Of course, if he is one of the good guys, he's going to feel pretty shitty about killing Tony. Maybe not right away--if he lets Tony go he won't be taken seriously next time and Tony knows there's going to be a next time, because the man hasn't gotten everything he wants--but eventually a good man would regret the necessity.

That kind of sucks, Tony decides. A good man shouldn't have to carry that shit around. He checks the clock. Five minutes and seventeen seconds. Maybe that'll be enough time. Tony can be pretty convincing when he's trying.

He clears his throat. "Hey."

"What?" The man asks, letting the blinds fall back into position and turning away from the window.

"So I figure you're going to kill me in about five minutes," Tony begins.

"I think we can take the fact that you want to live as a given," the man says, snorting, and turns away again.

Tony frowns and then realizes that the man thinks he was about to beg for his life. Christ, after twenty-four hours locked into Tony's office together, you'd think the man would have realized Tony has a little more dignity than that. "No shit, sherlock," Tony snaps. The man's head whips around at his tone. "I wasn't about to state the obvious."

"Then what were you about to do?" the man demands.

"Believe it or not, I was going to see if I could make this a little easier on you," Tony says. "But you know, if I haven't earned a shred of respect in the last twenty-four hours, I don't think I'm going to bother."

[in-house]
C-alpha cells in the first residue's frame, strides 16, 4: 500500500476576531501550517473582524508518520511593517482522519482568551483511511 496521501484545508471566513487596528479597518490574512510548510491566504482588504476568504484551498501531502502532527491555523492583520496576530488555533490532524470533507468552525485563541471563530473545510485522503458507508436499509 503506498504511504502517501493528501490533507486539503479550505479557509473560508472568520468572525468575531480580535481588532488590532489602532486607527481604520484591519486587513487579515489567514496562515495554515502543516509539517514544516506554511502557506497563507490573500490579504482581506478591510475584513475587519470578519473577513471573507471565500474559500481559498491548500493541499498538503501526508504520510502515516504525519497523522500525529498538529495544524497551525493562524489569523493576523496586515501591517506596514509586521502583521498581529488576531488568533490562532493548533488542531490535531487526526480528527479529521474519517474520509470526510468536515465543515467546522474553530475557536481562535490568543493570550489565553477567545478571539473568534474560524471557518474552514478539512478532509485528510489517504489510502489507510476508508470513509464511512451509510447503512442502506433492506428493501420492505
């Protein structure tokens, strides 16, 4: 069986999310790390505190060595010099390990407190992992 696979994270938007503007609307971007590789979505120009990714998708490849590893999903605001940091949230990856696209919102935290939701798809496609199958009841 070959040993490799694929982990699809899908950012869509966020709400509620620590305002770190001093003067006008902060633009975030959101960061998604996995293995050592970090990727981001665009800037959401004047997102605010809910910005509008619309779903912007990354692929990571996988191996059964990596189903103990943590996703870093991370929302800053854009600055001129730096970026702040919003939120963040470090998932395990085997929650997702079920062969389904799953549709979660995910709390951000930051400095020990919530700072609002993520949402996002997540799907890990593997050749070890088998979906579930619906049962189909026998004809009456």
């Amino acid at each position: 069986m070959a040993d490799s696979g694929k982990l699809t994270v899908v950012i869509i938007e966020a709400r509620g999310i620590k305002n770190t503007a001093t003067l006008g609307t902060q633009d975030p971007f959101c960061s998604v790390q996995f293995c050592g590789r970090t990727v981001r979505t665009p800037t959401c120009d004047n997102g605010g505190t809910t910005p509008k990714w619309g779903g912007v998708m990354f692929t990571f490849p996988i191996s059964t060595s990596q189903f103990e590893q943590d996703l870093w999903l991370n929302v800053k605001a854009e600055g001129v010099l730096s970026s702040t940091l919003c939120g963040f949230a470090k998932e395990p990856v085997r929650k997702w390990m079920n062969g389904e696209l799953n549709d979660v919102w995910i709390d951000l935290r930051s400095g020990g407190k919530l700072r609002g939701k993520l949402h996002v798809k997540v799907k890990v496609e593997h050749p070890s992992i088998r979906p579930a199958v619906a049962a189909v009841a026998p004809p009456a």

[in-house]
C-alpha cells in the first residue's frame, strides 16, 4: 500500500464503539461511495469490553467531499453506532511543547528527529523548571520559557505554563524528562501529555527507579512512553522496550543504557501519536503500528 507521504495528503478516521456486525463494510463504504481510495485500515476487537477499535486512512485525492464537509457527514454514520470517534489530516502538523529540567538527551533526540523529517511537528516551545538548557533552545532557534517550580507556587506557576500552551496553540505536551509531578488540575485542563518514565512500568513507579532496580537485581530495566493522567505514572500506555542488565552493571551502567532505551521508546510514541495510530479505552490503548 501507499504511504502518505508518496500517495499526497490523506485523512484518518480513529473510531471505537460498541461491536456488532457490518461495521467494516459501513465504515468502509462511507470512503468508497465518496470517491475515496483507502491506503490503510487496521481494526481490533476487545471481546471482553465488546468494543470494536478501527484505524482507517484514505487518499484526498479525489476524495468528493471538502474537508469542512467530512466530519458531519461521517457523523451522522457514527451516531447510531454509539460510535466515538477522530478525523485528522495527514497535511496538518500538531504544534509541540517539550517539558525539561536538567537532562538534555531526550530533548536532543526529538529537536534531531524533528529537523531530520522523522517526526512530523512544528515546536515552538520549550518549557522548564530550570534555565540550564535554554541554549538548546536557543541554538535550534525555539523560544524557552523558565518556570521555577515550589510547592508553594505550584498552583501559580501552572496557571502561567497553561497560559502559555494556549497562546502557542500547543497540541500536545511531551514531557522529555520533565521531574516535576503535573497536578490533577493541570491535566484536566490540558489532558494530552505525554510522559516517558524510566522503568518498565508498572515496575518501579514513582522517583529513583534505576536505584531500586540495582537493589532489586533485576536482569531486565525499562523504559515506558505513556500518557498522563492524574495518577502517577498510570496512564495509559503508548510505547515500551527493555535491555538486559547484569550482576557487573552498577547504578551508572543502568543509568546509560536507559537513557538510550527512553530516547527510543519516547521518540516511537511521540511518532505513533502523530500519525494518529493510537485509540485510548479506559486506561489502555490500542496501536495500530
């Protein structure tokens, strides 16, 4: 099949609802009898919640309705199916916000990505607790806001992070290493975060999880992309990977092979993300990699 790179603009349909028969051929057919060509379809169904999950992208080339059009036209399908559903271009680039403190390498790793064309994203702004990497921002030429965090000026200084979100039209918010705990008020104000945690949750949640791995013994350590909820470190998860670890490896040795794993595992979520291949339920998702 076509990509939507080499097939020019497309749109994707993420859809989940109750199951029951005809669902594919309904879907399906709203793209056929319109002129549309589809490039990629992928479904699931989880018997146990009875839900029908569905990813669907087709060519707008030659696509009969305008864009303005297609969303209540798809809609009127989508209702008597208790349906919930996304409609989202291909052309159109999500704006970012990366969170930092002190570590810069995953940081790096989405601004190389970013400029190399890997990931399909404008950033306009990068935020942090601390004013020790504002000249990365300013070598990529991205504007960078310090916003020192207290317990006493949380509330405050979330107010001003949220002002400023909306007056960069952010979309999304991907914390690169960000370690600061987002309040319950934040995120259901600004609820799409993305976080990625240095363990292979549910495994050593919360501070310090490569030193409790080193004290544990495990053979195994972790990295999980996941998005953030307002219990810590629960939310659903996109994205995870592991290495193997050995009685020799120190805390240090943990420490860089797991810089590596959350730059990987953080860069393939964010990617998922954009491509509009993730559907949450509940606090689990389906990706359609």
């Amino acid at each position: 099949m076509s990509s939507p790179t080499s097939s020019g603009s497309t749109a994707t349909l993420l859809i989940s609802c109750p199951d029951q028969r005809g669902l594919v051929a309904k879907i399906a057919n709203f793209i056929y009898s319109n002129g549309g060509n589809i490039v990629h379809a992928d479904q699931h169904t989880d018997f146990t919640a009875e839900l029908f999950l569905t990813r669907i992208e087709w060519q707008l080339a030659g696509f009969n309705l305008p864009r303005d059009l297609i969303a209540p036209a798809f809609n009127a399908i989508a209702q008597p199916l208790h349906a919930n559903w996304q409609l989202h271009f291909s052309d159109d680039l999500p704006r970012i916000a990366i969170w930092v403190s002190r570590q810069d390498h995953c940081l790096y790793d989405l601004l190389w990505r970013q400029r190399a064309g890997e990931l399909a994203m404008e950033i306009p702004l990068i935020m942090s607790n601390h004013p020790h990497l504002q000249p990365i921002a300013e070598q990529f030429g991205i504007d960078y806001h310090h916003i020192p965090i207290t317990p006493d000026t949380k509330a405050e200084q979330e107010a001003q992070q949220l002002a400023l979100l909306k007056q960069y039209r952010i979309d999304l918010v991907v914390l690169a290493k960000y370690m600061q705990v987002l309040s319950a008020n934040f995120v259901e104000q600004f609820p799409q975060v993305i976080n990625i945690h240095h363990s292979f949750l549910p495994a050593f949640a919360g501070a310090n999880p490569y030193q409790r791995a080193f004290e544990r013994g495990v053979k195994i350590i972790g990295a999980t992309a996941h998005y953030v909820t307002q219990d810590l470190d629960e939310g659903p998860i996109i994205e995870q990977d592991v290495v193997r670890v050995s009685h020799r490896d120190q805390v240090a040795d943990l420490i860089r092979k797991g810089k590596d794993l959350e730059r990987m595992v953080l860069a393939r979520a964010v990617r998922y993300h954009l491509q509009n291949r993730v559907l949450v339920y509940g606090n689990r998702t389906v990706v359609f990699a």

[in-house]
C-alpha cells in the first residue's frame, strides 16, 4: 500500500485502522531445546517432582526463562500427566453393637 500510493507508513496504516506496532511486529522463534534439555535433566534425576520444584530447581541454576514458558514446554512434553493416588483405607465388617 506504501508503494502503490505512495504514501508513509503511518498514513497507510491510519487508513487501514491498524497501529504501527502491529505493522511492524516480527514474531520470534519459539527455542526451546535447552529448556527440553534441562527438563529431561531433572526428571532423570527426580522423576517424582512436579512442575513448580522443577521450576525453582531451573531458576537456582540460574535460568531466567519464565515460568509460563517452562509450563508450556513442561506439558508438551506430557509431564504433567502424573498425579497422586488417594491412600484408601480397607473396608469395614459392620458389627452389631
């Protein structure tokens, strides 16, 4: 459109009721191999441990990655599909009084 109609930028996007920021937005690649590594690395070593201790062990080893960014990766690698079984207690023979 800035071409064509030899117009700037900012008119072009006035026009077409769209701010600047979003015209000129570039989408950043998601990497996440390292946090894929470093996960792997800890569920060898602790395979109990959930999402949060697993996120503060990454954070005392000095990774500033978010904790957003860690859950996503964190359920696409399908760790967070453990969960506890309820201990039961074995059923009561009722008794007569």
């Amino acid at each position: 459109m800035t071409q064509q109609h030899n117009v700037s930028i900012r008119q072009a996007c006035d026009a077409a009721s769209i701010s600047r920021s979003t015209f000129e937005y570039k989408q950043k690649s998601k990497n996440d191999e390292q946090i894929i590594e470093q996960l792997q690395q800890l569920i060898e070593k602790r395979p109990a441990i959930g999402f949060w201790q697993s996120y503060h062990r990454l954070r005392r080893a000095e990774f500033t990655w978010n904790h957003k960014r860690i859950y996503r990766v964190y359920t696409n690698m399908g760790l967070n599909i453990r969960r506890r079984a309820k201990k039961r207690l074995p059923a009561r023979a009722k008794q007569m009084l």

"Why would you want to make this any easier on me?" the man asks, waggling the gun he's holding.

"You think I don't know what kind of man my father is?" Tony asks. "I've known him longer than you have. I may not know exactly what kind of shit he's eyeball deep in this time, but I know enough to bet that you're the good guy here."

"And me being the good guy is enough for you to be okay with the idea of dying in four minutes?" the man asks skeptically.

"Not wanting you to wake up nights later thinking about it and being okay with it aren't the same thing," Tony shoots back. "I just figure there's no point in generating more than one casualty here."

The man turns to face Tony more completely and leans back against the wall. "That's a pragmatic point of view."

Tony chuckles a little. "First time I've ever been called pragmatic," he explains in response to the man's inquiring eyebrow. "I think I like it." The man smiles a little and they're quiet for a beat. "That would have been a good time, you know," Tony comments. He cocks his fingers like a gun in elaboration. "Let me go on a good note, you know?"

The man glances at the clock. "You've still got three and a half minutes."

"Not really," Tony replies. "If he didn't call at ten to, he's not going to call at all. My father is always ten minutes early for the important things."

The man frowns. "I should have researched him more thoroughly," he comments.

"What do you mean?" Tony asks curiously.

"Everything I learned about Mr. DiNozzo led me to believe he was the type of man to place an enormous amount of value on his son and heir," the man explains. "I believed he'd cough up the information in exchange for your life."